Manchester Ship Canal is an approximately 36-mile waterway, linking docks in Manchester with the sea via the Mersey Estuary. It was built between 1887 and 1893 and this year marks 125 years since it officially opened. It provided Manchester with links to ports all over the world. The construction of the MSC was one of the greatest engineering projects of the Victorian era and was primarily to serve the inland Port of Manchester.
The idea of the canal was revived in the 19th century and eventually found momentum behind the leadership of Daniel Adamson, a Manchester manufacturer, with support from the mayors of Manchester and surrounding towns and business leaders.
There was much scepticism around the project, not least because of the cost and the immensity of the engineering challenge. Two engineers were asked to prepare schemes for the project. The first was the London-based engineer Hamilton Fulton, who proposed a tidal ship canal at sea level without the need for locks. The second engineer was Edward Leader Williams who had previously worked on the Weaver Navigation and the Bridgewater Canal. Leader Williams’ proposal was for a canal with several levels to be maintained by a series of locks. It was this plan that was chosen to be put before Parliament.
Building a canal from Manchester to the sea required an Act of Parliament, but it would take three attempts to get the bill accepted and the necessary powers to proceed. This was because the bill was fought against by Liverpool Corporation and the Mersey Docks and Harbour Company, which operated the Port of Liverpool, the various railway companies which held the monopoly on transporting goods around the region and the Bridgewater Navigation Company, which owned and operated the Bridgewater Canal. One of the arguments against the canal was that it’s proposed route which was the start at Runcorn would cause the Mersey Estuary to silt up. The bill was rejected in 1882 and 1883, but by the time the third bill was submitted in 1884, the course of the canal was extended to Eastham avoiding the need to train the walls of the Mersey estuary.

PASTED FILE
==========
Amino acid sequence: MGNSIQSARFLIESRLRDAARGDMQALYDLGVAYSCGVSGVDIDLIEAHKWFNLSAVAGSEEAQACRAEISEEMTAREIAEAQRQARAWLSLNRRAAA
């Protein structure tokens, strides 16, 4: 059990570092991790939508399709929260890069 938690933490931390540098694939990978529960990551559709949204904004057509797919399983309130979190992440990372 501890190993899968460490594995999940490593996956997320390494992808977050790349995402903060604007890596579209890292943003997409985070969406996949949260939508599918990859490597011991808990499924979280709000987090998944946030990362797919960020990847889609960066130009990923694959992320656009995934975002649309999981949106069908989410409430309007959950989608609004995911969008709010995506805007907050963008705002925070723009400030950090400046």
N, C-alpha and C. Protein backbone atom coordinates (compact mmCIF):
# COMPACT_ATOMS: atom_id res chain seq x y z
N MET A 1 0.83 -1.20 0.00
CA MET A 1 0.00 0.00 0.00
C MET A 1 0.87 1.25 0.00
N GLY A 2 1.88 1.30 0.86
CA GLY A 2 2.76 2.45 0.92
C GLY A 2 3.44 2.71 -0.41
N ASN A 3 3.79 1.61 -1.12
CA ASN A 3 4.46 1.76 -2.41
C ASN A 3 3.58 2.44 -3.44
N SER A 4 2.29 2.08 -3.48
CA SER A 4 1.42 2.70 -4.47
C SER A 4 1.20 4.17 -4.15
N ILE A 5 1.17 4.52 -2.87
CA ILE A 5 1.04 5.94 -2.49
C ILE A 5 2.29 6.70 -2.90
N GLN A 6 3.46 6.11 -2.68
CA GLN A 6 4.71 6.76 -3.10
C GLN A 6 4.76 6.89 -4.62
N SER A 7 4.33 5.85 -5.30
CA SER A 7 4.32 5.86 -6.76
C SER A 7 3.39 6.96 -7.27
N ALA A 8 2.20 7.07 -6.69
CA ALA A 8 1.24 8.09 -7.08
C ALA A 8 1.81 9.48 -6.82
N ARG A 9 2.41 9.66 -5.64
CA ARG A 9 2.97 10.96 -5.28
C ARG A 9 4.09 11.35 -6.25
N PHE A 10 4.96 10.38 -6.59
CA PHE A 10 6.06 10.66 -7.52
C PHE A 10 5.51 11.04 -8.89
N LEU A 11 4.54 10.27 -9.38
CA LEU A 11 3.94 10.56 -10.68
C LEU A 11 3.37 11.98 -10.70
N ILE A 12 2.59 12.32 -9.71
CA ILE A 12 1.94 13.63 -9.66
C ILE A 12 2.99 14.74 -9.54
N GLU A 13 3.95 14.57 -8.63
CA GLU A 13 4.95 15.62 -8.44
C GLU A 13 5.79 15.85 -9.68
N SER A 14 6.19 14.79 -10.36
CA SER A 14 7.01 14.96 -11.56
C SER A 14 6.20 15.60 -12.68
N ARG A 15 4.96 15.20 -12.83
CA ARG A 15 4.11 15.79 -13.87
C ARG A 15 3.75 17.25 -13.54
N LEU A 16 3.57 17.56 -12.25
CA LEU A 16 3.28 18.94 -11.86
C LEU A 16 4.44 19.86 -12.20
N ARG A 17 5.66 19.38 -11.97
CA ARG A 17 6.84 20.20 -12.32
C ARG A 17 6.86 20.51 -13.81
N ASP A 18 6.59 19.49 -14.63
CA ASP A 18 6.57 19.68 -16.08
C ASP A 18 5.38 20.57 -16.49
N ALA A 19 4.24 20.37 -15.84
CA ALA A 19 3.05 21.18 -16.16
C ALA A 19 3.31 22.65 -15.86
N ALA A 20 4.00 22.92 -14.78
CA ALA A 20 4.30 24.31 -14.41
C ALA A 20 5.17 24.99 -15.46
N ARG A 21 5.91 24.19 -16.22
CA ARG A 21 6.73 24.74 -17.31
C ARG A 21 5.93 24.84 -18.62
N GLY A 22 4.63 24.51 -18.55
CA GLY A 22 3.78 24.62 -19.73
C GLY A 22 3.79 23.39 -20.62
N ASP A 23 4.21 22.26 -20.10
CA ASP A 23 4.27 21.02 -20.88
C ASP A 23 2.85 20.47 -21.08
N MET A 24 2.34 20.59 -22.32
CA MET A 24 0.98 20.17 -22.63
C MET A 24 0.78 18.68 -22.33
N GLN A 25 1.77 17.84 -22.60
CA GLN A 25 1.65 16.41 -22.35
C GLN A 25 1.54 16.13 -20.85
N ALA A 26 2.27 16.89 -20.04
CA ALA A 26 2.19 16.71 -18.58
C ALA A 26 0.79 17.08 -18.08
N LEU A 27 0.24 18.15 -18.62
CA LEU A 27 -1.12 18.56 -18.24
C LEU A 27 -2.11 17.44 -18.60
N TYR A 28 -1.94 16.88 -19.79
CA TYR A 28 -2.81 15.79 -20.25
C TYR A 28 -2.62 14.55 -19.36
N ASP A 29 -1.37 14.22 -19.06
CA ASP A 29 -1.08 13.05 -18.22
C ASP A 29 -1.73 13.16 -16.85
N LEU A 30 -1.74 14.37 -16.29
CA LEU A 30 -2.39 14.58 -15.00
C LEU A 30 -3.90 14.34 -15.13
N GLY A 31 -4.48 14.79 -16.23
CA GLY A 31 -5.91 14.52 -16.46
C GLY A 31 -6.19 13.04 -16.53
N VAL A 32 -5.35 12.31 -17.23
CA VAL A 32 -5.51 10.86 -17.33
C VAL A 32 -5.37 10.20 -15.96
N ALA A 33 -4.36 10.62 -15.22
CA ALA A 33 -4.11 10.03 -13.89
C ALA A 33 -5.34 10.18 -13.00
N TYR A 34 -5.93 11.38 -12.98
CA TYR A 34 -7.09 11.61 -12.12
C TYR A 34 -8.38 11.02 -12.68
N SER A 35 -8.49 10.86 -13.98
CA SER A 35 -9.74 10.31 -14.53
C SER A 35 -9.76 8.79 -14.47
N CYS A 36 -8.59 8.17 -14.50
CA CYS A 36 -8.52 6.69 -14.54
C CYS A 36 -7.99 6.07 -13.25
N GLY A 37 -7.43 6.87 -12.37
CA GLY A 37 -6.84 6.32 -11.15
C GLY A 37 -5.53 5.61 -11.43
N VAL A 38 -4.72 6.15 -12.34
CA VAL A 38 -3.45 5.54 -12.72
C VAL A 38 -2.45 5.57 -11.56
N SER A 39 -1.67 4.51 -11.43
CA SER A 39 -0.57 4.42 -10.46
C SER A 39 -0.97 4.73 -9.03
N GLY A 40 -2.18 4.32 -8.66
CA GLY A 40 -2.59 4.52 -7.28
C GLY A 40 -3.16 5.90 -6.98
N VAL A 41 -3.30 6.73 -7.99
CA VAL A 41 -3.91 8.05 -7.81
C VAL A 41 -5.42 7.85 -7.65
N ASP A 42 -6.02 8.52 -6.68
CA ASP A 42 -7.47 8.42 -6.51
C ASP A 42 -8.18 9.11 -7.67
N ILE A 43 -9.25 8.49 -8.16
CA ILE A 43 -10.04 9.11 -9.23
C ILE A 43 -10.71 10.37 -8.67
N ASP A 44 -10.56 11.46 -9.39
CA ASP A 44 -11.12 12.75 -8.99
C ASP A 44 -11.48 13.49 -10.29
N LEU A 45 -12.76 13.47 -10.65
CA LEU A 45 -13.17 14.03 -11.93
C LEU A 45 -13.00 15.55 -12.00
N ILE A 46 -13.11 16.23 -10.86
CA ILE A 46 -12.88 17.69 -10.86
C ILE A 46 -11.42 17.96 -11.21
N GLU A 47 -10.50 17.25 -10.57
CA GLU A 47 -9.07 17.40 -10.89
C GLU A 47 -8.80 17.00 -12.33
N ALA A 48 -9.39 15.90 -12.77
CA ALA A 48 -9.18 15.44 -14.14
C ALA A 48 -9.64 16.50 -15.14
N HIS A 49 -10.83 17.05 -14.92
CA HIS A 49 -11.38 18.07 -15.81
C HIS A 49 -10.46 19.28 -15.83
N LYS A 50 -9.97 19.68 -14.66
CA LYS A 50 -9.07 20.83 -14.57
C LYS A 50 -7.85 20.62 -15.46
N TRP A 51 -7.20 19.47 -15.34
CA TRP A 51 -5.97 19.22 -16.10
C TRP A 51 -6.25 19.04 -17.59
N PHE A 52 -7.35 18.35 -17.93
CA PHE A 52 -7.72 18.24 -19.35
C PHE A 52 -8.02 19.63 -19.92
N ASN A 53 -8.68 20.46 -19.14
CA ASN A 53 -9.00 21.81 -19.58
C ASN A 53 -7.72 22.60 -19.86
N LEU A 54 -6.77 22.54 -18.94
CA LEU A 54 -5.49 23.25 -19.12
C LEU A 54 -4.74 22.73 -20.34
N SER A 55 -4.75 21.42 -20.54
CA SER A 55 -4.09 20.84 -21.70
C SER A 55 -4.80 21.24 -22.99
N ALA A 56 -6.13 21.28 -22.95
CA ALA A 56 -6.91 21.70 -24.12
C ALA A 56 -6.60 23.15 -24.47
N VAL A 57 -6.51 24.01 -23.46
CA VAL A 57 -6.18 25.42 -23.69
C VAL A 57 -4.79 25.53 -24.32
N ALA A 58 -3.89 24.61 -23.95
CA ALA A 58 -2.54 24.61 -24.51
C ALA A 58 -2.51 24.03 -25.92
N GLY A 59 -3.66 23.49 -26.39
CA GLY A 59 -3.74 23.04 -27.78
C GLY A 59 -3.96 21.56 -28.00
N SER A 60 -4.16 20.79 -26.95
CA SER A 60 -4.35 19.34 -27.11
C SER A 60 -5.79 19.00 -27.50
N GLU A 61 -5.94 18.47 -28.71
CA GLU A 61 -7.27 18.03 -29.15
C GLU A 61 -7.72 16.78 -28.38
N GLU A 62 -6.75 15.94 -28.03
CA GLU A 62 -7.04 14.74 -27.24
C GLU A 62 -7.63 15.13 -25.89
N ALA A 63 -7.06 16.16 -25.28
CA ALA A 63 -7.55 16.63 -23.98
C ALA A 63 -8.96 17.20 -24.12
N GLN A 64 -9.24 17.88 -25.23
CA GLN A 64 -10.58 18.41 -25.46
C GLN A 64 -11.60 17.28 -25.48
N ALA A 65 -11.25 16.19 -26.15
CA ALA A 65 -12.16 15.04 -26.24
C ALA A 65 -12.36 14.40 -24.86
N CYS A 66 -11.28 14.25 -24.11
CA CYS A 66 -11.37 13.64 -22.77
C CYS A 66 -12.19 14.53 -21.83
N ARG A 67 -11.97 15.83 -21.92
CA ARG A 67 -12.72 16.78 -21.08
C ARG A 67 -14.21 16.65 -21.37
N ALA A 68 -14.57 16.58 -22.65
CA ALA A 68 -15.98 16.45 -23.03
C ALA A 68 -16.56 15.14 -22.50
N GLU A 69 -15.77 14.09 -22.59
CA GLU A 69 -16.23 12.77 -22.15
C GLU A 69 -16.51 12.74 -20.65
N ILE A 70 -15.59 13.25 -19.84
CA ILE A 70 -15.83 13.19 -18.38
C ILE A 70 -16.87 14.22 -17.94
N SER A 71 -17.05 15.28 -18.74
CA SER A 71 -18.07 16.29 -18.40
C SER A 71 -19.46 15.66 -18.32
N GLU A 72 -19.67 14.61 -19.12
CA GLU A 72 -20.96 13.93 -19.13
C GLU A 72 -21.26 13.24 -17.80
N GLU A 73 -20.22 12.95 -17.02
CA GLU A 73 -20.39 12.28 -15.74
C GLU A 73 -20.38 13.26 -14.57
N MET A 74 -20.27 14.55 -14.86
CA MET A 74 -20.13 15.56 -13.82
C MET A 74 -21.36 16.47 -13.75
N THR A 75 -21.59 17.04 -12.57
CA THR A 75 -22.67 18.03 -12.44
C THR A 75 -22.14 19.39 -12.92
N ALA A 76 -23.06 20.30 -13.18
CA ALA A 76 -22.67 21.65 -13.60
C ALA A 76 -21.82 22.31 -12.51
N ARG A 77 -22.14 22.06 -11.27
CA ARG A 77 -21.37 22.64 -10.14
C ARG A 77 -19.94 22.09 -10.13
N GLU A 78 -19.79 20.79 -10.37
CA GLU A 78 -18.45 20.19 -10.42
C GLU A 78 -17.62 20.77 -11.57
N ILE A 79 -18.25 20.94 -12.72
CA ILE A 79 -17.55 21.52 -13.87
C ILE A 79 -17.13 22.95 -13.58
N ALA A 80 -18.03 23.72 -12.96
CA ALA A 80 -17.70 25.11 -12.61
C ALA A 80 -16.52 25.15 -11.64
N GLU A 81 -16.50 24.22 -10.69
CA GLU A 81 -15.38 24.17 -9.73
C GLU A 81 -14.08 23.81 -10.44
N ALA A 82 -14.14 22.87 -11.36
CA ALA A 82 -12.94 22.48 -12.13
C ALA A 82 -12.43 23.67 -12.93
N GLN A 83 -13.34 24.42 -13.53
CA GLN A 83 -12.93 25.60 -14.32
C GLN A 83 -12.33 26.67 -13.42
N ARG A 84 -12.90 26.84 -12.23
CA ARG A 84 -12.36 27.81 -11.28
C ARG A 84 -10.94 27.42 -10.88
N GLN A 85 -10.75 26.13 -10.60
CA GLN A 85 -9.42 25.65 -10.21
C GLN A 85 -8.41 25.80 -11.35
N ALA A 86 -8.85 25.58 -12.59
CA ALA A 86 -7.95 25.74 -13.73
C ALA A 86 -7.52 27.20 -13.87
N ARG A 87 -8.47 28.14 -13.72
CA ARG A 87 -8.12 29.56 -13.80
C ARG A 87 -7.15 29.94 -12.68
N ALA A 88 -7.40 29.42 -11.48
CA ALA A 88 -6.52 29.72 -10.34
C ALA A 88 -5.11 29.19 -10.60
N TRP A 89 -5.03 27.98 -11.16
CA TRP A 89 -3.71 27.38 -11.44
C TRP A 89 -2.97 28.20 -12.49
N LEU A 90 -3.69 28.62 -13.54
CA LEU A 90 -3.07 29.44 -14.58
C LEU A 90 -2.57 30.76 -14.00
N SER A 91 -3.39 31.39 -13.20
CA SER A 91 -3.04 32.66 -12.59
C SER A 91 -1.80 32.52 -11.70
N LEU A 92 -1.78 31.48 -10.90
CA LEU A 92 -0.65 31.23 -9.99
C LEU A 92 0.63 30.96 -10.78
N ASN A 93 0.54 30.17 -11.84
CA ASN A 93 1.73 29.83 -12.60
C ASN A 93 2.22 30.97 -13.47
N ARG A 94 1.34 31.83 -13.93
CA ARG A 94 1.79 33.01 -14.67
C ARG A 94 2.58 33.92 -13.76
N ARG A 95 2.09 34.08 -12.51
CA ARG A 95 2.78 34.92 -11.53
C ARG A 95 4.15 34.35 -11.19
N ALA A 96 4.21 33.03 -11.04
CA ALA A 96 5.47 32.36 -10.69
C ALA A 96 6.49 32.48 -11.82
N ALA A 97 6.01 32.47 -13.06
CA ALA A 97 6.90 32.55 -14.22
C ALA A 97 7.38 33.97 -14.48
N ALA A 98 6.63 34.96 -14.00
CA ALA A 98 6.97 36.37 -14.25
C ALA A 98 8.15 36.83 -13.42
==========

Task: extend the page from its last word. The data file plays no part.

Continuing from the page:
It took three years to obtain the Act of Parliament to enable the canal to be built. But next the promoters had to raise £5 million for the first part of the construction costs. They were also required to buy the Bridgewater Canal, all within a two-year deadline set by Parliament. After many difficulties, the promoters finally succeeded in raising the money and on 11 November 1887, the first sod was cut and the ‘Big Ditch’ as the Bridgewater Canal became known was underway.
The contractor appointed to construct the canal was Thomas Andrew Walker. Walker had wide experience, having previously worked on the construction of the London Underground and had built the Severn Tunnel. Work began by building miles of temporary railway track for the distribution of materials and the dispersal of excavated rock and soil. Approximately £1M of plant and equipment was used.
By November 1893, the canal was completely navigable from Manchester to Eastham and on the 7 December 1893, the directors of the canal company made the full passage, setting the seal on the construction of miles of docks and quays, five sets of massive locks, seven swing bridges, the famous swing aqueduct at Barton and five high-level railway viaducts.
On 1 January 1894, the entire length of the canal was opened to commercial traffic, and then on 21 May 1894, the canal was formally opened by Queen Victoria from the Royal Yacht The Enchantress.
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